No. 8 — March 1, 1996


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Chronology of U.S.-Japan Relations and Japanese Economic Developments in 1995



The upper house of the Diet approves FY 1994's second supplementary budget, empowering public agencies to begin disbursing needed earthquake rebuilding funds. The House of Councillors is expected to complete work on the FY 1995 general account budget later in the month.


Hoping to get the automotive negotiations off dead center, participants in a cabinet-level meeting of the White House's National Economic Council endorse the idea of advancing to an unspecified date in the spring the deadline for completing the Section 301 inquiry into regulatory barriers in Japan to sales of foreign replacement parts. Despite the enormous frustration in Washington over Tokyo's foot-dragging in the talks, some of Mr. Clinton's top economic advisers still question the wisdom of a get-tough strategy.


Business confidence remains generally positive despite the negative effects of the Great Hanshin Earthquake, the Bank of Japan reports on the basis of its latest quarterly sampling of corporate sentiment. The new tankan, conducted in February, indicates that manufacturing-sector firms are more upbeat about their prospects, while nonmanufacturing companies are about as optimistic about the future as they were three months earlier. In another key finding the survey suggests that the drop in capital spending almost has bottomed out.

A worldwide wave of dollar selling sends the American currency into a tailspin against the yen and European currencies. Analysts ascribe the market turmoil to several unconnected developments: the fallout from the Barings collapse, new worries about economic conditions in Mexico and the possibility that interest rates in the United States could be headed lower. The Federal Reserve Bank of New York, the Bank of Japan and more than a dozen European central banks independently go into the market to stem the dollar's decline, but the various interventions, all fairly limited in scope, have scant effect. The yen closes in Tokyo at ¥95.28=$1.00, in the process breaking the record of ¥96.35 set March 1 and the old high of ¥96.40 registered November 2, 1994. Finance Minister Takemura, International Trade and Industry Minister Ryutaro Hashimoto and other public officials emphasize that the latest movement in the yen-dollar exchange rate bears no relationship to economic fundamentals. They also worry aloud that it could be a roadblock to the nascent Japanese economic recovery.


The dollar's free fall continues against the world's other major currencies. Dollar buying by Japan's central bank caps the rise of the yen to ¥93.40 at the close of the Tokyo market.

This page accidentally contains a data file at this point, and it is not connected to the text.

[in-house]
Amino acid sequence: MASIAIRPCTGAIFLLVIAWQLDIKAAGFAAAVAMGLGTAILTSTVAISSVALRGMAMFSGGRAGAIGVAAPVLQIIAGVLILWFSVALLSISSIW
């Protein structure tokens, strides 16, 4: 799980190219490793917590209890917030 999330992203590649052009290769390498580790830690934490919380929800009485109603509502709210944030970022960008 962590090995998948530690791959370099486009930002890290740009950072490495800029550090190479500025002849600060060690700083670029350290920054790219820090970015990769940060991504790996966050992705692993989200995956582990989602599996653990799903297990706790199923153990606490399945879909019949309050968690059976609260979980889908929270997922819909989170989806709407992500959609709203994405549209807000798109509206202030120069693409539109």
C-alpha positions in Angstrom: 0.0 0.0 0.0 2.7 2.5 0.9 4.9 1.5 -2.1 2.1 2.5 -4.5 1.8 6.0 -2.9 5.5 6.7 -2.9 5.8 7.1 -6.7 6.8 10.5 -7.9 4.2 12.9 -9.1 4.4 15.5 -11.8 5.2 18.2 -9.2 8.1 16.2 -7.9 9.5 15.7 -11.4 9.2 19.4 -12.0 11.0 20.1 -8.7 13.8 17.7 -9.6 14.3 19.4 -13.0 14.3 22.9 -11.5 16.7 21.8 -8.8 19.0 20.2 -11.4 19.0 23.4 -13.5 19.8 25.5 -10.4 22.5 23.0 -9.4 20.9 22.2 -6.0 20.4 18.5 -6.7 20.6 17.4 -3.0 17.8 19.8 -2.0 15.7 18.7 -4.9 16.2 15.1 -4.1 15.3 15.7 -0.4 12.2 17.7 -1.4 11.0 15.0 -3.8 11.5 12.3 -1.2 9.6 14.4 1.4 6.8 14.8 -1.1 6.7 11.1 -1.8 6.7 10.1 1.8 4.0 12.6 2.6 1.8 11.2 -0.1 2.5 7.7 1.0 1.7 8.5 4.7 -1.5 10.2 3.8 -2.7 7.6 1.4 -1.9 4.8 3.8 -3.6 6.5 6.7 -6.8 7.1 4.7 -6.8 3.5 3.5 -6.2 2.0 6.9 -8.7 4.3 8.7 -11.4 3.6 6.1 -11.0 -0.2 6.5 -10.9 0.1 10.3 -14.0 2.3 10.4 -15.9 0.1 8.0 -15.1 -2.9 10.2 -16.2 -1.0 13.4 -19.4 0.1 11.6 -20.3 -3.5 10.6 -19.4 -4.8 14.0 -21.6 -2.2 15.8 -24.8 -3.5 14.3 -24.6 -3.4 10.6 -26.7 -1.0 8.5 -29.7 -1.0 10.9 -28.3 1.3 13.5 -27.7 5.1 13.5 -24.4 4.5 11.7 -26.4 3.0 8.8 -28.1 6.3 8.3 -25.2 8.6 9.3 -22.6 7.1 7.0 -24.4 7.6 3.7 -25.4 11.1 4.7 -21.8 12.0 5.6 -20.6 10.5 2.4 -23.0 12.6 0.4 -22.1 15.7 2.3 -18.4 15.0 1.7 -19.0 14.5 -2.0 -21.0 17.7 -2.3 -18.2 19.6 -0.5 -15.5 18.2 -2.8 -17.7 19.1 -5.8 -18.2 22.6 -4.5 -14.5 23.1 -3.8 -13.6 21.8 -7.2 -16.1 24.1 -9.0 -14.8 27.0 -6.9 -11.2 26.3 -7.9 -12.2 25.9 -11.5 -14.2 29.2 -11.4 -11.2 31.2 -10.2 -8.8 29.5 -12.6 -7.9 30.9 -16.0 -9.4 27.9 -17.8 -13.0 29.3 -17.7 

Another global dollar sell-off propels the yen through the ¥90=$1.00 barrier. Repeated interventions by the Bank of Japan are no match for market forces, particularly with the Federal Reserve Board staying on the sidelines and top Clinton administration officials remaining mum about the plunging dollar. The yen ends in Tokyo trading at ¥89.40, a gain of more than ¥3 from its day-earlier close. Worries multiply in Japan about the impact of currency market developments on the economy's recovery, but the cabinet, holding an emergency session, is at a loss to devise a plan to reverse the yen's surge. BOJ governor Matsushita rules out monetary policy changes, saying that such moves are dictated by overall economic conditions.


The turmoil in the foreign exchange market spills over to the stock market, where the Nikkei sheds 2 percent of its value in ending at 16,621.31.


The dollar rebounds against the yen in Tokyo trading, pushing the Japanese currency back to ¥91.98. That day in Washington Secretary of the Treasury Robert Rubin mounts the White House's strongest defense of the dollar since the greenback began its plunge. "This administration believes a strong dollar is in American's national interest," he says. The treasury secretary also sends a message to currency speculators: "Our policy is to intervene when it makes sense and not to do so when it doesn't." Federal Reserve Board chairman Alan Greenspan weighs in, too, saying during congressional testimony that the dollar's weakness is "unwelcome and troublesome."


Using virtually the same language as it did in February, EPA says in its monthly economic report that the economy remains in "a gradual recovery trend." An agency briefer cites the limited economic impact of the Great Hanshin Earthquake as one reason for the carryover phrasing.

Corporate Japan joins the Clinton administration in panning a draft of the Murayama government's upcoming five-year deregulation plan. While giving Tokyo credit for releasing the package for comment before it appears in final form March 31, the critics complain that the 1,000-plus announced measures do not represent meaningful regulatory reform. Most of the proposed changes are recycled; the new ones are vague and imprecise. Moreover, timetables are in short supply.

American and other offshore semiconductor makers scored a breakthrough in the world's second-biggest chip market in 1994 by supplying 22.4 percent of Japanese demand, USTR Kantor announces. That share represented the first time the competition could claim more than 20 percent of Japan's market on an annual basis. Washington and Silicon Valley credit this achievement as well as the historic 23.7 percent of the business foreign manufacturers won in the October-December quarter first and foremost to the results-oriented 1991 transpacific semiconductor trade agreement.